A couple of years ago, I decided it was time to face my fears head-on. Since the day I had unboxed my first DSLR I’d fallen victim to all of the various doomsday warnings about the horrors that could befall me if something went wrong while cleaning my sensor. Don’t get me wrong– those warnings are all valid. Messing this up could scratch the sensor, push it out of alignment, or even break it, just to name a few. I’d always figured that if something was going to go wrong, I wanted it to be someone else’s fault– someone who would have to pay to replace the camera or repair the damage. Luckily, I have a great local camera shop that offers sensor cleaning twice a month and does a great job, but I finally got to that “how-hard-can-it-be?” point and decided it was time to learn.
DOOMSDAY WARNING: I would be totally remiss if I didn’t offer my own caution flag. If any part of cleaning your own sensor makes you the slightest bit uncomfortable, you should absolutely not do it. The consequences I mentioned above are only a few of the things that can happen if this delicate task is done incorrectly. There are a lot of products out there to help you clean your sensor, some better than others. You should thoroughly research any product before sticking it into your camera. Also make sure that it comes with clear, easy-to-follow instructions.
The SensorKlear Loupe Kit comes from the same company that manufactures the LensPen–one of my favourite lens-cleaning tools. The sensor-cleaning kit contains three components. The SensorKlear Loupe, the LensPen Hurricane Blower, and the SensorKlear II Pen.
For me, the biggest drawback to most sensor-cleaning products is that you really can’t see what you’re doing. The SensorKlear Loupe changes that, providing an illuminated, magnified view of the sensor. Being able to quickly and easily detect sensor dust not only makes the task of cleaning it easier, but also tells you whether your sensor even needs cleaning at all. There’s no sense sticking anything in your camera unnecessarily. The loupe is also designed with an opening on the side, allowing access for the cleaning tools while maintaining your view of the sensor. The loupe uses two AAA batteries (included) and fits perfectly over the camera opening. Be sure to check your camera’s owner’s manual for instructions on locking the mirror in the “up” position for sensor cleaning.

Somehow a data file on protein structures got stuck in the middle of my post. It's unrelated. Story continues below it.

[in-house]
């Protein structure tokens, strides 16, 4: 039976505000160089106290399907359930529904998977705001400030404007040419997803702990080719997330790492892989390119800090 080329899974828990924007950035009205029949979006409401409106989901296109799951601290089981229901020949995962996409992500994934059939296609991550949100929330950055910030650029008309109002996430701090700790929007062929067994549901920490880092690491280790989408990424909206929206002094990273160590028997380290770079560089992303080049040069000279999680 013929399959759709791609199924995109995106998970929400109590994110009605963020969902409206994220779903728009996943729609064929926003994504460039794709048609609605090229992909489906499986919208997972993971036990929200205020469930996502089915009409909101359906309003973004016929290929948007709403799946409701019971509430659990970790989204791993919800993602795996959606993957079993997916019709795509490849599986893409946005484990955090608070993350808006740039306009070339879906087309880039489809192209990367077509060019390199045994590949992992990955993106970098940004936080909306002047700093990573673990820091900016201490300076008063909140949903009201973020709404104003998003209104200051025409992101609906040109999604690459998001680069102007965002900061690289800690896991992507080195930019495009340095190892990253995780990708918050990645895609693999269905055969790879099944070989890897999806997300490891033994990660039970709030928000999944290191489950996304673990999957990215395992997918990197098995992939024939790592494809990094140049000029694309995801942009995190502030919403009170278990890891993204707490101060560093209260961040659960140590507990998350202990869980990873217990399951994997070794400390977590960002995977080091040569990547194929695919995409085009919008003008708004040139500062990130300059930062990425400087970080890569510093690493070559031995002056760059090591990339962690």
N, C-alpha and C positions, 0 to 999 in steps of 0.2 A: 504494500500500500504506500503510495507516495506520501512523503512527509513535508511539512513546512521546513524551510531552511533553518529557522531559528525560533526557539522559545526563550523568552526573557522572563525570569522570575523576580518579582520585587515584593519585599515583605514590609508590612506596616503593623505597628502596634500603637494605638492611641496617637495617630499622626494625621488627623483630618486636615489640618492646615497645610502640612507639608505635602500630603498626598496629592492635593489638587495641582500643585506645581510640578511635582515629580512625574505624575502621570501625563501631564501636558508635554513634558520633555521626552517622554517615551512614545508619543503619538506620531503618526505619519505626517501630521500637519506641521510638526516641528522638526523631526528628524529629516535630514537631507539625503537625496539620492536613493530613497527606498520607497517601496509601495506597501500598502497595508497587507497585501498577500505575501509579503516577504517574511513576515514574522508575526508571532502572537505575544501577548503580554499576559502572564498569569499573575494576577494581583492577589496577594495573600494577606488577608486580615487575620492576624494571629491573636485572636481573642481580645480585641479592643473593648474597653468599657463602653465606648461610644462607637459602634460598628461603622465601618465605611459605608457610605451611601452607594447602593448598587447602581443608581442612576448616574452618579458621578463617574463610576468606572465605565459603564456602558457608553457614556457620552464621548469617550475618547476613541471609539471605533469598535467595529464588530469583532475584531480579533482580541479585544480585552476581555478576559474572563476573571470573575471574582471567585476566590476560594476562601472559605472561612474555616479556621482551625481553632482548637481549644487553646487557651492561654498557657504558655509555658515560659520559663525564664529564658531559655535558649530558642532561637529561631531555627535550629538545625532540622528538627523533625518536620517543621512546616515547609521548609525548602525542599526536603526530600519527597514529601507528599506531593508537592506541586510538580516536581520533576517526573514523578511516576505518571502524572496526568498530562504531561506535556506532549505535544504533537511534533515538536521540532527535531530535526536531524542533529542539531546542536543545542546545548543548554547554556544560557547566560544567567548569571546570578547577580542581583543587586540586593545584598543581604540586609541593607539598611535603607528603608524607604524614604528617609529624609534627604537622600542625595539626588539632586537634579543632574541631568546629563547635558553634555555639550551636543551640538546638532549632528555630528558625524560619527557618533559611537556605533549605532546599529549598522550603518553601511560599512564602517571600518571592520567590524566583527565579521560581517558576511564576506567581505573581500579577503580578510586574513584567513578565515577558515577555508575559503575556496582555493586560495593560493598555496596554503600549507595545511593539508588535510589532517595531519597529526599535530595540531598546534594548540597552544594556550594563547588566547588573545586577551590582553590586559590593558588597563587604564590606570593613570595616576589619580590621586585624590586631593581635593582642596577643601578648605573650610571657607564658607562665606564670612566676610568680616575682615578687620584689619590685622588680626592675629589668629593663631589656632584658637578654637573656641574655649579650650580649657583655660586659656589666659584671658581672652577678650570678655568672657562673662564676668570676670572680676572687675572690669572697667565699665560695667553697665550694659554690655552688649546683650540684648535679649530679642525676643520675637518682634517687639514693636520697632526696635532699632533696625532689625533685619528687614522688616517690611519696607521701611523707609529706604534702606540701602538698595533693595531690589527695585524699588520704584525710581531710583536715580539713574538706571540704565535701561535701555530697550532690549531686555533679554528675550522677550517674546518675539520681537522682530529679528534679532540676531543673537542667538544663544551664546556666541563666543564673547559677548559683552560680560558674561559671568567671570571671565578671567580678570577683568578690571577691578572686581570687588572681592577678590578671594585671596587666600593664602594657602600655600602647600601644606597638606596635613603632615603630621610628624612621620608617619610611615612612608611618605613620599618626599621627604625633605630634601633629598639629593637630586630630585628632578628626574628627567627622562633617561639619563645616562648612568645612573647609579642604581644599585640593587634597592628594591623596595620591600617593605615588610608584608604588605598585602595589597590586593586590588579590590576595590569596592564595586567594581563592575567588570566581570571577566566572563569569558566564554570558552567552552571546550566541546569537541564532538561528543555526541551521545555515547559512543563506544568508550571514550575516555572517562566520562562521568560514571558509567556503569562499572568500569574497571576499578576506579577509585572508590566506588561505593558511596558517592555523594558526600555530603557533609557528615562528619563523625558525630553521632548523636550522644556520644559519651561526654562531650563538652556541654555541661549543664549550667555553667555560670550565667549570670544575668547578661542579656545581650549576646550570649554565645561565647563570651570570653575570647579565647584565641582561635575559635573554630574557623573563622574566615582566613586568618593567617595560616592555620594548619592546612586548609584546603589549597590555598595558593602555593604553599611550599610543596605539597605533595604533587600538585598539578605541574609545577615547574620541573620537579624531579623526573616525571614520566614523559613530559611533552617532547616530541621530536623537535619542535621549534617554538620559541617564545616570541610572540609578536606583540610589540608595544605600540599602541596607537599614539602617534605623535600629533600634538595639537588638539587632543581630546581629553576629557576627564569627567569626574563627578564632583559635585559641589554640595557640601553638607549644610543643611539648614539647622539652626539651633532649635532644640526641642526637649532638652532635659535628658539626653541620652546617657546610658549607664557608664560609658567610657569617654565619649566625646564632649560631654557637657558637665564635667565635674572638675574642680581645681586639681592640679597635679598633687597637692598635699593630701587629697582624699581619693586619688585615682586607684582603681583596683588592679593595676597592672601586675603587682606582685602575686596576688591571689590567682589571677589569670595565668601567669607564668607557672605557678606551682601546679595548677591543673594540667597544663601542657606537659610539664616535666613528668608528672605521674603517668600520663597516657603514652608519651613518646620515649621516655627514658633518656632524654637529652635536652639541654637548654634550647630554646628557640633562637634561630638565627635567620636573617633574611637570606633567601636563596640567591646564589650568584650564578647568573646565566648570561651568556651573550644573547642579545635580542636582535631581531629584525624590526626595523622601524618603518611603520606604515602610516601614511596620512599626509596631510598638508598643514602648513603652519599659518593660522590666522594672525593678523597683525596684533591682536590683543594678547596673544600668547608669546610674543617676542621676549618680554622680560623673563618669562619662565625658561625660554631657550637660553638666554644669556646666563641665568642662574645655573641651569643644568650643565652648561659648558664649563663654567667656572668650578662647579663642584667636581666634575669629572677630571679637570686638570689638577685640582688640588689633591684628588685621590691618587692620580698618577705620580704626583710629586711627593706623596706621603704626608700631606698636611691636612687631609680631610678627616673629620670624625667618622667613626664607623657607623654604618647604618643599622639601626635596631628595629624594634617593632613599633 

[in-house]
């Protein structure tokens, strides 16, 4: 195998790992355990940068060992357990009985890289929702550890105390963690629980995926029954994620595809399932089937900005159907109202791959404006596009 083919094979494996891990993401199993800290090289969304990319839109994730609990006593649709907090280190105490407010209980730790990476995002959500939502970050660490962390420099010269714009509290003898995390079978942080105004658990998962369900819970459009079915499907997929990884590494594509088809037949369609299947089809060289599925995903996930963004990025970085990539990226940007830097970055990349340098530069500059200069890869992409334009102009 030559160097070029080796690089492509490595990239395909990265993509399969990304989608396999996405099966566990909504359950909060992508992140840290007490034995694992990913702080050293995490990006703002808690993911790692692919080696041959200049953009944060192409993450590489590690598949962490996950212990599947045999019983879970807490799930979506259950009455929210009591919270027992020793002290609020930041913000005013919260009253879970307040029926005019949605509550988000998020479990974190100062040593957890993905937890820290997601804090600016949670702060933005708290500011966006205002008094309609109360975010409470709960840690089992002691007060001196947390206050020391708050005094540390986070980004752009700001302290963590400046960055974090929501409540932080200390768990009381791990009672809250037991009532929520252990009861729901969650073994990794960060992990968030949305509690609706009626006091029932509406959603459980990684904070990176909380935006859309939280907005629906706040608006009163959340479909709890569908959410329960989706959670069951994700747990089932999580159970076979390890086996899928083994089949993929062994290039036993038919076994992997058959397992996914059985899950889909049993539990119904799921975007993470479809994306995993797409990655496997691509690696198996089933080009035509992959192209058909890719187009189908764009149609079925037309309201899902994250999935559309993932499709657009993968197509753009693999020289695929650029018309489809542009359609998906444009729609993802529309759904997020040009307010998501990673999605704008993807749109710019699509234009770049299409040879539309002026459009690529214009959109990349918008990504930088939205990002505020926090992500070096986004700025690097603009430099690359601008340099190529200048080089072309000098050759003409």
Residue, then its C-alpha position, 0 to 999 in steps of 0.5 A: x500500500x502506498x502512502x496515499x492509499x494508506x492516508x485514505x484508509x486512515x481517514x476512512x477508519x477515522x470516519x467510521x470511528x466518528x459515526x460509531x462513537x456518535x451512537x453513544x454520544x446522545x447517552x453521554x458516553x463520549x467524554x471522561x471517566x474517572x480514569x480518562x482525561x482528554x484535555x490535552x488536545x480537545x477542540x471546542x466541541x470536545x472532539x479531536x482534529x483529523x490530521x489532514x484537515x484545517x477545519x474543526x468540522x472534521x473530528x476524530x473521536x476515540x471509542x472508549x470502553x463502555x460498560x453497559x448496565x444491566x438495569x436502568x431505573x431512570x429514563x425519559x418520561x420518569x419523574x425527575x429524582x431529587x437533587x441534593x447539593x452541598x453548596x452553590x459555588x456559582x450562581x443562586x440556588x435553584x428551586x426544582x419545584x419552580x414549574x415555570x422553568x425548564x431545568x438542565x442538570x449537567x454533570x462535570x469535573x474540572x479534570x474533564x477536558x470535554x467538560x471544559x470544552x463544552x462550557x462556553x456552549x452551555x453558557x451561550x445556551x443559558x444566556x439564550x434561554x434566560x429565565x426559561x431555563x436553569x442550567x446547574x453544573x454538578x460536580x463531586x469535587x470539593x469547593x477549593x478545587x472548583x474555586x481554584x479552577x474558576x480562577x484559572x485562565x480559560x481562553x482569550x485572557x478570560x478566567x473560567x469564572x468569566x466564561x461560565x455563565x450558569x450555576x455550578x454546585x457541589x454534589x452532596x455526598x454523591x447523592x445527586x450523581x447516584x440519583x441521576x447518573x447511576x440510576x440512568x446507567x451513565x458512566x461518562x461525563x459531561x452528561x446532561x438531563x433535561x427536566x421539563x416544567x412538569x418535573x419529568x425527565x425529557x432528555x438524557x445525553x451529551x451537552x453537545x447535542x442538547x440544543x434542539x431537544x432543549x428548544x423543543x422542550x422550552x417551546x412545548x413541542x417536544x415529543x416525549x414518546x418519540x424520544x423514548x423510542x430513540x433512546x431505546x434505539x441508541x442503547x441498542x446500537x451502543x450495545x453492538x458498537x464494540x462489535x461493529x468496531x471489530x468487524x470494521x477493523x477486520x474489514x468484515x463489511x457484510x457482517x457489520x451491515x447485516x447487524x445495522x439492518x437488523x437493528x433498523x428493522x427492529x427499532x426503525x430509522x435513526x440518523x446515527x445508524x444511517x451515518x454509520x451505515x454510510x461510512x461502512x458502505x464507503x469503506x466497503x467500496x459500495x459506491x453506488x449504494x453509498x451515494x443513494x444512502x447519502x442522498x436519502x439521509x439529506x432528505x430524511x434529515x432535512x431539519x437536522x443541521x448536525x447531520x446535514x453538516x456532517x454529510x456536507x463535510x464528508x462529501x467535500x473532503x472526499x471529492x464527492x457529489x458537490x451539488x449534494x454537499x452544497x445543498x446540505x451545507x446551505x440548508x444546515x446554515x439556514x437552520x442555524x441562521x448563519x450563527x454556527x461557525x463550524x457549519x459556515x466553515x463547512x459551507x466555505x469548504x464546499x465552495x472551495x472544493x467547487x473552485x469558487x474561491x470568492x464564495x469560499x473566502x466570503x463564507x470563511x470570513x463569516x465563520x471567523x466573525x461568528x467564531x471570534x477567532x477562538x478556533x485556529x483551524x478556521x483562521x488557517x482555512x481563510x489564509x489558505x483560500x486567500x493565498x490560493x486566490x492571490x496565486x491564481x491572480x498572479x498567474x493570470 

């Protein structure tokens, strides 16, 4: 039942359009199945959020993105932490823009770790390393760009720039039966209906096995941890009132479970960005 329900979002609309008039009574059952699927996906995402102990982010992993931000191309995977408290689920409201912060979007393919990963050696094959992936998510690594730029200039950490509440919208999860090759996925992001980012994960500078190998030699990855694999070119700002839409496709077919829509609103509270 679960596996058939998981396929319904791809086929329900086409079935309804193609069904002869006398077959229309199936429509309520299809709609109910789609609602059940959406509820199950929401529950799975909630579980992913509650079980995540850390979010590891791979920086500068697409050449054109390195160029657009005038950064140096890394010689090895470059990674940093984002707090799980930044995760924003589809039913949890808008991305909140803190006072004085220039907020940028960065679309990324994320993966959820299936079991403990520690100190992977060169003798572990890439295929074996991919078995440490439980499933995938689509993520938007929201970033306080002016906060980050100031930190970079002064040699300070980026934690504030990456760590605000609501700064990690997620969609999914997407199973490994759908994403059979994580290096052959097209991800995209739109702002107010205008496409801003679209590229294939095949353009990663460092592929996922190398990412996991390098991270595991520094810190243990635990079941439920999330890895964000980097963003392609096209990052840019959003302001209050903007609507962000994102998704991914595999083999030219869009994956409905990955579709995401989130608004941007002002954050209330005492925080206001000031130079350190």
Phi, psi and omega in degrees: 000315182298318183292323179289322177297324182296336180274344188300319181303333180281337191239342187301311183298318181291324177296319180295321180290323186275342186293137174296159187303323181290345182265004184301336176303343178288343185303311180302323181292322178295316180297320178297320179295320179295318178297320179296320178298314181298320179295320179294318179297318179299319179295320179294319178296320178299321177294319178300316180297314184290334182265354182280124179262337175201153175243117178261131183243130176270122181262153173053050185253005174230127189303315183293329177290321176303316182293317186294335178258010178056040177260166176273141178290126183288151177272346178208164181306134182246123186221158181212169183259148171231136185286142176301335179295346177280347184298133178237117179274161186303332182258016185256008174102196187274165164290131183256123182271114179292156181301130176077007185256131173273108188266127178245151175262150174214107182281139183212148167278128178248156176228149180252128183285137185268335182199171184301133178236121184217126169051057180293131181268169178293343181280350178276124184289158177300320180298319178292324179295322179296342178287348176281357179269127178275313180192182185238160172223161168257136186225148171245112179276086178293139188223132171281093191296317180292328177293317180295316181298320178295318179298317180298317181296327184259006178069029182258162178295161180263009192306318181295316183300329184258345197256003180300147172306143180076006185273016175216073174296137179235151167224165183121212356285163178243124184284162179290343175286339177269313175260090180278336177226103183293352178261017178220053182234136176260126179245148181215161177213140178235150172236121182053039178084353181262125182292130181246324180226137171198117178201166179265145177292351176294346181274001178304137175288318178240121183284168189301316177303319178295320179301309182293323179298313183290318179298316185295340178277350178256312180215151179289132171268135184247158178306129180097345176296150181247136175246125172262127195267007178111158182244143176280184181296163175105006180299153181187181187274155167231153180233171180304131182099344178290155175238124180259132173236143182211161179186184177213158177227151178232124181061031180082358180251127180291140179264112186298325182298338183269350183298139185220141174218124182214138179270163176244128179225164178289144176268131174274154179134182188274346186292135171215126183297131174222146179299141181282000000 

Chances are you probably already have a similar blower in your gear bag, so I’m not going to take up a lot of your time describing this one. It’s a blower–plain and simple. By now I’m sure you know to not let canned air anywhere near your sensor. The velocity of the air can blow the sensor out of alignment and the chemical propellant can permanently damage its surface. The hand blower is the most basic solution–and perfectly suited to the task–for removing dry dust particles from your sensor.
The SensorKlear Pen
Sometimes, though, you’re battling more than just dry dust. Every once in a while, sticky particles decide to make your sensor their new home. For those situations, the SensorKlear Pen has worked flawlessly each time I’ve used it. The tip is a smaller version of the LensPen tip and is impregnated with a patented carbon cleaning compound that removes and absorbs the more stubborn dust and other particulates that find their way into cameras and onto sensors. The adjustable angle of the pen works perfectly in conjunction with the loupe, allowing you to use it an angle that doesn’t block your view of the sensor.
Wrap-Up and Recommendation
As with anything, there is no one perfect solution to the challenge of maintaining a dust-free sensor. For me, though, the quality of the tools, their ease of use, as well as their results, make this kit a great choice if you are ready to start cleaning your own sensor. If you’re already one of the brave ones, share your recommendations in the comments.
More on sensor dust and how to remove it:
- Got Sensor Dust? Here’s How to Check.
- Do you Clean your Own Sensor?
- How to Remove Sensor Dust With Lightroom